If upgrading from a Rebel/***D series camera, or even an earlier **D model (like the EOS 60D), the Canon EOS 80D and EOS 5D Mark IV can each provide unique benefits that make them sensible upgrade candidates. So let's break down the differences to see which body provides the right upgrade path for you.
Let's first look at the EOS 80D as it will likely provide an easy, seamless transition for those who are already using a crop-sensor camera such as a Rebel/****D/***D/**D. By "seamless transition," I mean that all of your current lenses should be compatible with the 80D. I say "should" because there's a very small chance that some older third-party lenses may not be fully compatible with bodies released after their manufacture.
And make no mistake, compatibility with EF-S lenses can be a significant benefit. Lenses designed specifically for crop sensor cameras are generally smaller, lighter and less expenisve than their designed-for-full-frame counterparts. Of course, EF-S lenses do have their drawbacks, such as often a lower build quality and a lack of weather sealing.
Now let's look at the 80D's benefits over the 5D Mark IV:
Of the benefits listed above, the most compelling for most consumers is the significantly lower price. In fact, you could nearly purchase (3) EOS 80Ds for the price of a single 5D Mark IV at MSRP (without rebates).
That kind of price differential brings the 5D Mark IV's numerous benefits into perspective. And while we're on the subject, let's take a look at the 5D Mark IV's benefits over the 80D:
One benefit I did not list for the 80D is the FOVCF (Field of View Crop Factor). Because the 80D's sensor is smaller than the full frame sensor found in the 5D Mark IV, it captures a narrower angle of view at the same focal length compared to the 5D Mark IV. A good description of the effect can be found in our Field of View Crop Factor page:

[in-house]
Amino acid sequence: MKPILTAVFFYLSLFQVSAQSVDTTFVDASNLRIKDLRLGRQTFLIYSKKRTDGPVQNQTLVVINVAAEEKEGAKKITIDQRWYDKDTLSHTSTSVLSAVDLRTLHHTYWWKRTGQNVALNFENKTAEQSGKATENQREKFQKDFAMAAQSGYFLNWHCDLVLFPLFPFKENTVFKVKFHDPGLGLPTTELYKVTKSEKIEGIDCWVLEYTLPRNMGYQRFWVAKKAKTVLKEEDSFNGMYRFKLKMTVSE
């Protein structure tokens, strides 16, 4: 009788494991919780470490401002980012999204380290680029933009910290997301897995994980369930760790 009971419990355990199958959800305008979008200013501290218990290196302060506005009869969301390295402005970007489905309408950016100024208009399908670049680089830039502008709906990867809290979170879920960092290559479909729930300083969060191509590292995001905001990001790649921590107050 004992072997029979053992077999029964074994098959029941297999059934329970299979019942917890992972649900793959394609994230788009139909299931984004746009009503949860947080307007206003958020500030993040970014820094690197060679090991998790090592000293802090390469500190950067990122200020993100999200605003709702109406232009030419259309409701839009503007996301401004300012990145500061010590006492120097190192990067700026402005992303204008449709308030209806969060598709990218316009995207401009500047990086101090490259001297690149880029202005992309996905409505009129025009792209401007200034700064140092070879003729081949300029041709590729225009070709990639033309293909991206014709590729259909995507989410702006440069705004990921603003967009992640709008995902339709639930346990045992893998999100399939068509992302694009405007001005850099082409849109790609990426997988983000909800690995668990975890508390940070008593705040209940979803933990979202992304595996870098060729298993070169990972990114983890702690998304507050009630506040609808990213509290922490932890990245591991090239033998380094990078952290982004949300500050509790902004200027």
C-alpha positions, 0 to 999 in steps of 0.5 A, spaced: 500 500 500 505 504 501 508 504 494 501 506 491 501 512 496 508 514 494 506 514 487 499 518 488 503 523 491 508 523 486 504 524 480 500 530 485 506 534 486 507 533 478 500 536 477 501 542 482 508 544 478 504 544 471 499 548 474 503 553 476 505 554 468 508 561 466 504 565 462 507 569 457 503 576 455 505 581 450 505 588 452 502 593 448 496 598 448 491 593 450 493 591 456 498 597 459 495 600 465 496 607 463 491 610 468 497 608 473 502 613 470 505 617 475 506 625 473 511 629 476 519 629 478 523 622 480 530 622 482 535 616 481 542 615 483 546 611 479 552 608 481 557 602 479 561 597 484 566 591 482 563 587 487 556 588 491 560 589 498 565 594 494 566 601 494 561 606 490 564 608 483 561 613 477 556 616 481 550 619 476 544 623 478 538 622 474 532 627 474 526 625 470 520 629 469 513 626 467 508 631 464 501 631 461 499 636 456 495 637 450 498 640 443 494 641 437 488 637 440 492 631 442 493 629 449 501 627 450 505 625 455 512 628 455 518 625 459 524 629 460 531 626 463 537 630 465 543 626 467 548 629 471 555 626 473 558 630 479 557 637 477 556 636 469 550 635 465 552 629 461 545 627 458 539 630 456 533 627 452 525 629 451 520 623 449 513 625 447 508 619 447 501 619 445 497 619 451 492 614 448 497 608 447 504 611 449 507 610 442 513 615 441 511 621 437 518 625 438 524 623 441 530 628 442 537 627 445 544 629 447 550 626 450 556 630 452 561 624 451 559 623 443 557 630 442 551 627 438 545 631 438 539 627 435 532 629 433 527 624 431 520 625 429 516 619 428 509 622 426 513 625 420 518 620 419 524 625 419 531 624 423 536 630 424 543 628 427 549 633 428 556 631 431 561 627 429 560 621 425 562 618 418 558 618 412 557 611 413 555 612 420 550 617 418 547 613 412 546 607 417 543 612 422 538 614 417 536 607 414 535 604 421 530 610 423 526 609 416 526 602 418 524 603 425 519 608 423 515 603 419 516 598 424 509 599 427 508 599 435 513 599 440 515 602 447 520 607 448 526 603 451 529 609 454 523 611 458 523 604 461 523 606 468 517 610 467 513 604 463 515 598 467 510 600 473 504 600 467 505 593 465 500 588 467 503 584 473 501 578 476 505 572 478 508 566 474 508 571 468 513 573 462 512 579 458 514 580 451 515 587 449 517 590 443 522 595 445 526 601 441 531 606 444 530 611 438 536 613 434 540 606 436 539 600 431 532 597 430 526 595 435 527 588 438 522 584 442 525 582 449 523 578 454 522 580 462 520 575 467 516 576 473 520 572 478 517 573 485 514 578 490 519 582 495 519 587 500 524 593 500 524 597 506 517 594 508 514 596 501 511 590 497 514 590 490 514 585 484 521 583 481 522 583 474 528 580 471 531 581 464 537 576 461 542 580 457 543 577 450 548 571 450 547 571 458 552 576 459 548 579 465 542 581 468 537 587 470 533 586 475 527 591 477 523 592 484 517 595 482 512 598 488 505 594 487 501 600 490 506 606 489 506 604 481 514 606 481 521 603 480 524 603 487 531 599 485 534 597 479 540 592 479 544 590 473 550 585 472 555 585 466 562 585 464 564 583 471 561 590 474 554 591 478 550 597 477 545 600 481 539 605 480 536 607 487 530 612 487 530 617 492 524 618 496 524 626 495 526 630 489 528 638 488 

Although the physical focal length of a lens is not actually changed on a FOVCF camera, the subject framing certainly is. By multiplying the lens focal length (or focal length range) by the FOVCF, you get the full-frame focal length lens subject framing equivalent when used at the same distance. For example, if you are looking for similar framing that a 50mm lens (the classic "normal" lens) provides on a full-frame (1.0x crop factor) SLR body, you probably want a 35mm lens on your 1.6x FOVCF body. 35mm x 1.6 = similar framing to a 56mm lens on a full-frame camera body. This focal length is often referred to as the "Effective Focal Length". The lens is still a 35mm lens, but your final image will only include a crop of the lens' complete image.However, the FOVCF is a double-edged sword. On the one hand, it provides a more narrow angle of view which can provide [seemingly] more reach to your telephoto lenses. But with the 5D Mark IV's extra resolution, you could argue that framing a subject more loosely with the same lens would provide better cropped-to-the-80D's-resolution image quality with the ability to optimally frame the subject post capture.
Where the 80D's FOVCF becomes especially problematic is wide angle photography. Because crop sensor cameras provide a narrower angle of view at the same focal length compared to full frame cameras, wide angle views are sacraficed when using full frame compatible lenses on the 80D.
A big advantage of the larger full frame sensor camera is the ability to create a stronger background blur. Because a longer focal length is required for the 5D IV to create the same subject framing as the APS-C format 80D, the background can be more diffusely blurred in comparison.
So which DSLR should you get between the two bodies compared above? As usual, one's personal preferences, specific needs and budget will provide the answer. That the 5D Mark IV is the more capable, better spec'd body is an easy conclusion. However, the price difference between the 80D and 5D Mark IV is substantial, and one must be able to justify the 5D IV's superset of features to justify the higher investment.
Those who may be easily able to justify the 5D IV's higher investment include photographers who primarily appreciate the camera's better image quality including cleaner high ISO results and higher resolution, increased shutter durability, dual memory card slots, wider angles of view and 4K recording capability. And for those photographers who don't feel that the 5D IV's benefits are worth the incremental price difference over the 80D can enjoy the wealth of features afforded by the crop sensor camera at roughly 1/3 the cost.